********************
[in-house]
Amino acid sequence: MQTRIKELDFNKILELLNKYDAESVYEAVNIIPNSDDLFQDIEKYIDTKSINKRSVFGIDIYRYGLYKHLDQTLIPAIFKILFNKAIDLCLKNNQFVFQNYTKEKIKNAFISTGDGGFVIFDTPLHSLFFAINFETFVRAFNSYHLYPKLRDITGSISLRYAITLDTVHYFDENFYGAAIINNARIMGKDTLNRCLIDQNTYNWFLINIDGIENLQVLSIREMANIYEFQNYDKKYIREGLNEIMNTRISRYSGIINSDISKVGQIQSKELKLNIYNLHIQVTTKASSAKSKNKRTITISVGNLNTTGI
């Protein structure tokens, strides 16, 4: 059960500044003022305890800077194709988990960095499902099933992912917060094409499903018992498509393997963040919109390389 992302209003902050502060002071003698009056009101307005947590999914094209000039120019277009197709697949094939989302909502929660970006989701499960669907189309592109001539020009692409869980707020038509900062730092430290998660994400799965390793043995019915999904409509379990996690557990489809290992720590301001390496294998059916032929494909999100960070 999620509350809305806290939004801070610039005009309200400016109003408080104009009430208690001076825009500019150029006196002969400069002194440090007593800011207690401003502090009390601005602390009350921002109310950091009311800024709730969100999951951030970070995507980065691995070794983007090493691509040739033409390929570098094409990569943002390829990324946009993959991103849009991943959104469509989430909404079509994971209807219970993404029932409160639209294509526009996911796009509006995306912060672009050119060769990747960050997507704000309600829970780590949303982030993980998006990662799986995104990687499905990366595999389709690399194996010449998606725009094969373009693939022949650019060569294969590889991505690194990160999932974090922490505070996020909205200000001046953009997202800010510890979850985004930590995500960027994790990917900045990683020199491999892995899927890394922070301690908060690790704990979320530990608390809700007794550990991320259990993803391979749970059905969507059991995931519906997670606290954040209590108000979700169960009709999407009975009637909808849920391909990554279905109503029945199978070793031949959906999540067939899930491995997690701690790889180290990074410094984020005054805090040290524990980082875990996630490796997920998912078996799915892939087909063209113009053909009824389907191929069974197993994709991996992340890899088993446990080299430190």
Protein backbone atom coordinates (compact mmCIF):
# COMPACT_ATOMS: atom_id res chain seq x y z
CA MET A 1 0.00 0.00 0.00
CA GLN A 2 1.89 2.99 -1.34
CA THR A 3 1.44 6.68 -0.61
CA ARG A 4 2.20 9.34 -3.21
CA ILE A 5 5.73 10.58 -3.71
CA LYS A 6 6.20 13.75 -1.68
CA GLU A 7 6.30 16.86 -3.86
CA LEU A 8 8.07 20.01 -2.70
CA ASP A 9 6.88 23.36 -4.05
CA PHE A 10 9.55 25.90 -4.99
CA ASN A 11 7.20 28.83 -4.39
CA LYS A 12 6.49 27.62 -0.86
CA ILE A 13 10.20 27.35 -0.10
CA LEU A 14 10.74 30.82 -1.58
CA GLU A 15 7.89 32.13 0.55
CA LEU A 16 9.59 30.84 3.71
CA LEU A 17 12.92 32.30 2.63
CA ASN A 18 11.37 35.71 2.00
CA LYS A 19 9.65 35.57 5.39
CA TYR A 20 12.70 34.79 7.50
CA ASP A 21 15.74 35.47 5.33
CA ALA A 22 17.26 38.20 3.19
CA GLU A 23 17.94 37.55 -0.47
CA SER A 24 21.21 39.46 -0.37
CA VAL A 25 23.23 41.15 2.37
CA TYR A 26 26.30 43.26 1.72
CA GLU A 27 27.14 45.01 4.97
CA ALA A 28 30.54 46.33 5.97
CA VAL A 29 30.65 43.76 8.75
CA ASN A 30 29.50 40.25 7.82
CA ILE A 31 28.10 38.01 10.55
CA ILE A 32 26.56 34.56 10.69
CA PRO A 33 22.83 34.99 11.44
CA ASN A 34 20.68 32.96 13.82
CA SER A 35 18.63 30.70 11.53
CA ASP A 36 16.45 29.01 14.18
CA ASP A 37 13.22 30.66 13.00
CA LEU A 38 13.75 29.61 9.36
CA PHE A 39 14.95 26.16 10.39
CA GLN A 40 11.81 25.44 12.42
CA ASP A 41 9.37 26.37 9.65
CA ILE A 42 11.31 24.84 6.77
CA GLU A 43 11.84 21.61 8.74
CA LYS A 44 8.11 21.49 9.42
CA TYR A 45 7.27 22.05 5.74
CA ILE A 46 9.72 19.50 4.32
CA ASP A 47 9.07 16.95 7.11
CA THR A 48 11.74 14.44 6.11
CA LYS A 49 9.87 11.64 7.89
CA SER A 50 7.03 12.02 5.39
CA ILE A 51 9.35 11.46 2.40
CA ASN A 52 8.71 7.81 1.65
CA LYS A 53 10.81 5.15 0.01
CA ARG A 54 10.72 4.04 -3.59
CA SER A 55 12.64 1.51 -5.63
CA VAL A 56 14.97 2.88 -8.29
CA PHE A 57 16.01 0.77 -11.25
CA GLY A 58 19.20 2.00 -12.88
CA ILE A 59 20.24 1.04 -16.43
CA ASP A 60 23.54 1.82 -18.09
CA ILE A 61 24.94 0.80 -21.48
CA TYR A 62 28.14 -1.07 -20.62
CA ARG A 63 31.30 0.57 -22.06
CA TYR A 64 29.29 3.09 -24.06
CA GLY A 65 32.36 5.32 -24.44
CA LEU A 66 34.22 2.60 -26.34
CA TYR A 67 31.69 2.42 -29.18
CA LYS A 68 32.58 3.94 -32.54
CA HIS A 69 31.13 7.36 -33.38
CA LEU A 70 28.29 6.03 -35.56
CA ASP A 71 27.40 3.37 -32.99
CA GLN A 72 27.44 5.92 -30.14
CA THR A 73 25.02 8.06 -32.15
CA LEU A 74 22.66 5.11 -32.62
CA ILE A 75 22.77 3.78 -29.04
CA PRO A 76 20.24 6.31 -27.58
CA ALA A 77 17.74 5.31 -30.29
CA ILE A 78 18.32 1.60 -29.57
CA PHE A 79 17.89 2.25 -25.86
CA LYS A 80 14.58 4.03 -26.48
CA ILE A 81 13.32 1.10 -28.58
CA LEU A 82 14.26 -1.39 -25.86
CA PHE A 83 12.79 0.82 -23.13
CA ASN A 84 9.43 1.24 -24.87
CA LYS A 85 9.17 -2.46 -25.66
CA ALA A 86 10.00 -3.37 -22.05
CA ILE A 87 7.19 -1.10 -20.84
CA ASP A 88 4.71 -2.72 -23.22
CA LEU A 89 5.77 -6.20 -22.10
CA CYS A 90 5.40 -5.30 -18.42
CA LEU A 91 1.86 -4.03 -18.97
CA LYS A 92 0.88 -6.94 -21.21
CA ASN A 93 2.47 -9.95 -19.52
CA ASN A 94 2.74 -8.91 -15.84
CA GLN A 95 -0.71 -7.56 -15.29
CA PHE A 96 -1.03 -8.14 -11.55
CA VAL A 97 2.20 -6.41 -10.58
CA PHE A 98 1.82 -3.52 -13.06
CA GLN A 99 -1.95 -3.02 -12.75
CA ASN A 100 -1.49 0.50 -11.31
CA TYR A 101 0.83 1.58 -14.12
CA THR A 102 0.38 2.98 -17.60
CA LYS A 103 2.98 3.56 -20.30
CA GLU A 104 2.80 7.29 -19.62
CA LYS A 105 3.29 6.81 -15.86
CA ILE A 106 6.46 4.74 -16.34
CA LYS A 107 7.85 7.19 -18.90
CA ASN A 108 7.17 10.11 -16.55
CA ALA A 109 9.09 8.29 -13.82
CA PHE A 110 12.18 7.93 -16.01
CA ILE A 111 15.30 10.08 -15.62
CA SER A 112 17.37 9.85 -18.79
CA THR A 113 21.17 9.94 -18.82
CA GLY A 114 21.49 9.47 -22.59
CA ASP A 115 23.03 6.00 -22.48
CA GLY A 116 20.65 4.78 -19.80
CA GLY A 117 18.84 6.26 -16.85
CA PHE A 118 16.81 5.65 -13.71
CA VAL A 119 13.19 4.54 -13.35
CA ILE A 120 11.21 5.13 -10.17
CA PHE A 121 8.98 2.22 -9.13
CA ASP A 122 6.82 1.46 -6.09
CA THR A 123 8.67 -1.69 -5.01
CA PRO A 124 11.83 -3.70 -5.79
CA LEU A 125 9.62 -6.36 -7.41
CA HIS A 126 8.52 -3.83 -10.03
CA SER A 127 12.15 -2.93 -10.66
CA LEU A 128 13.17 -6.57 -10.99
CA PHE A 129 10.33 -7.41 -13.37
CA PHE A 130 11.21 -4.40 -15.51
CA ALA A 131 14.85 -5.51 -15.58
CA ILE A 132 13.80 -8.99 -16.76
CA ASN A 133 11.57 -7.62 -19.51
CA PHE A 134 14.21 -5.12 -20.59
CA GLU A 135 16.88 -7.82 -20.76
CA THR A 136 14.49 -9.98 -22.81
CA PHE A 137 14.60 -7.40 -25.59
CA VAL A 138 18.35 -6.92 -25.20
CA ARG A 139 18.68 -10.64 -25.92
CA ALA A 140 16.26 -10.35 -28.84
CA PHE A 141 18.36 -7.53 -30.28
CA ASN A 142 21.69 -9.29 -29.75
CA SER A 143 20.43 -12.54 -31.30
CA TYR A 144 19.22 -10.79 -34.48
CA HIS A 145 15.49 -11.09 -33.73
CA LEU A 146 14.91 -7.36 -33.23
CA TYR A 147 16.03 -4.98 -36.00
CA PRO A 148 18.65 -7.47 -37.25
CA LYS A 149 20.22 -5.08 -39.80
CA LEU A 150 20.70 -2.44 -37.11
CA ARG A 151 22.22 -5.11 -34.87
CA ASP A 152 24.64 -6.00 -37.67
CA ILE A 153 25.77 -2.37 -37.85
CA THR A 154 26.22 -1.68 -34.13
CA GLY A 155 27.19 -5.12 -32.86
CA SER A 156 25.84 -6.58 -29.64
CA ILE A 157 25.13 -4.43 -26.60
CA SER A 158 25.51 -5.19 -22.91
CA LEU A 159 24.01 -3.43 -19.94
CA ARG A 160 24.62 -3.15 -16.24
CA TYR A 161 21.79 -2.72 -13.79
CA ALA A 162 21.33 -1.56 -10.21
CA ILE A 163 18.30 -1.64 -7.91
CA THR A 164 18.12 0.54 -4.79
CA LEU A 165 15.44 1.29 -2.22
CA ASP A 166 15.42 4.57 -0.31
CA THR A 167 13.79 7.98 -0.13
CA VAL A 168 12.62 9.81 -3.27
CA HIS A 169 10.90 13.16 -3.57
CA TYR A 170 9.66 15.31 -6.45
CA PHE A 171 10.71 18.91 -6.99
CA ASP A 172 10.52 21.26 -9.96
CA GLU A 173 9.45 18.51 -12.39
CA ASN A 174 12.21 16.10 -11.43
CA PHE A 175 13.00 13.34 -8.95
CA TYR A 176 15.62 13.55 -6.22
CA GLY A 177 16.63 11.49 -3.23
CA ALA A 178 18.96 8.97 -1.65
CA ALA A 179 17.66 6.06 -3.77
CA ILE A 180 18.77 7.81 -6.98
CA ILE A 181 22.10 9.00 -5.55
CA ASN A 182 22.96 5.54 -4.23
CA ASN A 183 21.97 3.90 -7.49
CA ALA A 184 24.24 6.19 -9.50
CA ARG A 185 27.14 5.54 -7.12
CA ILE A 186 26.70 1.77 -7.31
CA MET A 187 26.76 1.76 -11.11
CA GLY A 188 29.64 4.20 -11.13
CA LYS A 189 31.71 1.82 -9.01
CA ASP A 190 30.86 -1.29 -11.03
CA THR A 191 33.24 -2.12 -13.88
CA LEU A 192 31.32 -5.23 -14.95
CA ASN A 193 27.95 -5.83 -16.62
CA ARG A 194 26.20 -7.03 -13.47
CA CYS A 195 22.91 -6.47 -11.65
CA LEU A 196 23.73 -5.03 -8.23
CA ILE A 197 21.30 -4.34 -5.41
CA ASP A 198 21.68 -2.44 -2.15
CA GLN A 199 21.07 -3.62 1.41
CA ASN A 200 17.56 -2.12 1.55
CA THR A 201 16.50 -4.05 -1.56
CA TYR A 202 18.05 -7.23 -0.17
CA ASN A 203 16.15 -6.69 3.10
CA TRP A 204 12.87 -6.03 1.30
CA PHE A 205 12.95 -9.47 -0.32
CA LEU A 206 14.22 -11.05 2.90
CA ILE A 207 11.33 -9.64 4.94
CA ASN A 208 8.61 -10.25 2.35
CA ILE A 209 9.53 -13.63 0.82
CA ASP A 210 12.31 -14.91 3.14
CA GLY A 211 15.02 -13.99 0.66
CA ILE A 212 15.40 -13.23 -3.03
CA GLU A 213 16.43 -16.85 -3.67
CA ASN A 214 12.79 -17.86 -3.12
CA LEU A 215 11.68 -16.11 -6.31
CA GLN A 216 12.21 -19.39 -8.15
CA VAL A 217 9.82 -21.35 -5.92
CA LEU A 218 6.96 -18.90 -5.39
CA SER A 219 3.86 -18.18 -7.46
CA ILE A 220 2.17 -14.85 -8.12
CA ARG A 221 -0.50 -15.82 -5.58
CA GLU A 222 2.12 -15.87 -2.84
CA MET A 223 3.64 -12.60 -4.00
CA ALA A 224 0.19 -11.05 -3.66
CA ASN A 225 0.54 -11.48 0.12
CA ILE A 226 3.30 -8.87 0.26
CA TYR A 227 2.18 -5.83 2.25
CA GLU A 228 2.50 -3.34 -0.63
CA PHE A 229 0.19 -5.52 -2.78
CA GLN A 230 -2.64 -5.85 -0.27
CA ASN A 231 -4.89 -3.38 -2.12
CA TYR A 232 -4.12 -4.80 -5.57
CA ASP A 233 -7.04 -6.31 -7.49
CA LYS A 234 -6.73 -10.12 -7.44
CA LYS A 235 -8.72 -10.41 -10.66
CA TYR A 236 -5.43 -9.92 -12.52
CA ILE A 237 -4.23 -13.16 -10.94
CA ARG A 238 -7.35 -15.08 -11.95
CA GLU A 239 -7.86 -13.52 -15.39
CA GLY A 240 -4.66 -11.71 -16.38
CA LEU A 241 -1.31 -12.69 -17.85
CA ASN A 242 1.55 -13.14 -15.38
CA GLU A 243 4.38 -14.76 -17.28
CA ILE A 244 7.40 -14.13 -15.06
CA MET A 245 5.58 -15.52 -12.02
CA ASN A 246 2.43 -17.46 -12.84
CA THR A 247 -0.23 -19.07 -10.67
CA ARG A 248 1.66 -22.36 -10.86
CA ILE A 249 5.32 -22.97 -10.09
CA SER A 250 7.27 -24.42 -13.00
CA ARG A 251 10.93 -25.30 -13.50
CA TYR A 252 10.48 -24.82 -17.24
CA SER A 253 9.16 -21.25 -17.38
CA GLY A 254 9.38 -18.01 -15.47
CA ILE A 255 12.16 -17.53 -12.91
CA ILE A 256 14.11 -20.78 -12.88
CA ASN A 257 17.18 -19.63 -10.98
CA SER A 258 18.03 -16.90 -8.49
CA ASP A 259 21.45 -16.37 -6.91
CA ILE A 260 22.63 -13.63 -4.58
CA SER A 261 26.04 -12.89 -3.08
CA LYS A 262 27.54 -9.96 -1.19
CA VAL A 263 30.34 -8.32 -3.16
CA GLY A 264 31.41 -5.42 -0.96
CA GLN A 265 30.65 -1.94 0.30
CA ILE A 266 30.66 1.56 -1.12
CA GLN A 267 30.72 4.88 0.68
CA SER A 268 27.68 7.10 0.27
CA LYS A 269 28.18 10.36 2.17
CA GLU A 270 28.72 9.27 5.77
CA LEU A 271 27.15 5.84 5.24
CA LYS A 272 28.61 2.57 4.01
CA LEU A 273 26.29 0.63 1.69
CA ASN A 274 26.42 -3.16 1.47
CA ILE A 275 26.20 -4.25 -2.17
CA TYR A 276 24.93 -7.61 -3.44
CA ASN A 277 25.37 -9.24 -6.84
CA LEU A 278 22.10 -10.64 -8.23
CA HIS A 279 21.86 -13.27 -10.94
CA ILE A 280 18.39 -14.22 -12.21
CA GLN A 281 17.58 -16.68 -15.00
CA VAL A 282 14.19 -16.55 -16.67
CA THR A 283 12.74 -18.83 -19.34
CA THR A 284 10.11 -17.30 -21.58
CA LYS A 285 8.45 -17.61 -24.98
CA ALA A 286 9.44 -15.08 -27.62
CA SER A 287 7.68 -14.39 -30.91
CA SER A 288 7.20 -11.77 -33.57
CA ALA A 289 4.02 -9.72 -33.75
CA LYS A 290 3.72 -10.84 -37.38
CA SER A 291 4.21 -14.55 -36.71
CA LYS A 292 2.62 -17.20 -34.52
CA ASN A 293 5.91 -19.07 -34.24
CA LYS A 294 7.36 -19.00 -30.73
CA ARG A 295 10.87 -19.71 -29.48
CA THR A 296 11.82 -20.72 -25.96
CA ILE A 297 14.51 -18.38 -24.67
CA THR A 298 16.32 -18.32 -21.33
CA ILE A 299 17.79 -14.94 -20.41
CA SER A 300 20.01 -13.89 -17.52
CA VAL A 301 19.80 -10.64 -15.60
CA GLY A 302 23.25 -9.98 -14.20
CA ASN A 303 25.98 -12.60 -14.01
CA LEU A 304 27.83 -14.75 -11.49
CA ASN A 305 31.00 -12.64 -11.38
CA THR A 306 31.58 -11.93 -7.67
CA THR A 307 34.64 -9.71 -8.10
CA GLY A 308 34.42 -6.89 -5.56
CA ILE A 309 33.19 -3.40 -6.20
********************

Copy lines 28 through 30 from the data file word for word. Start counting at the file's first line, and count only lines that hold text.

CA GLU A 23 17.94 37.55 -0.47
CA SER A 24 21.21 39.46 -0.37
CA VAL A 25 23.23 41.15 2.37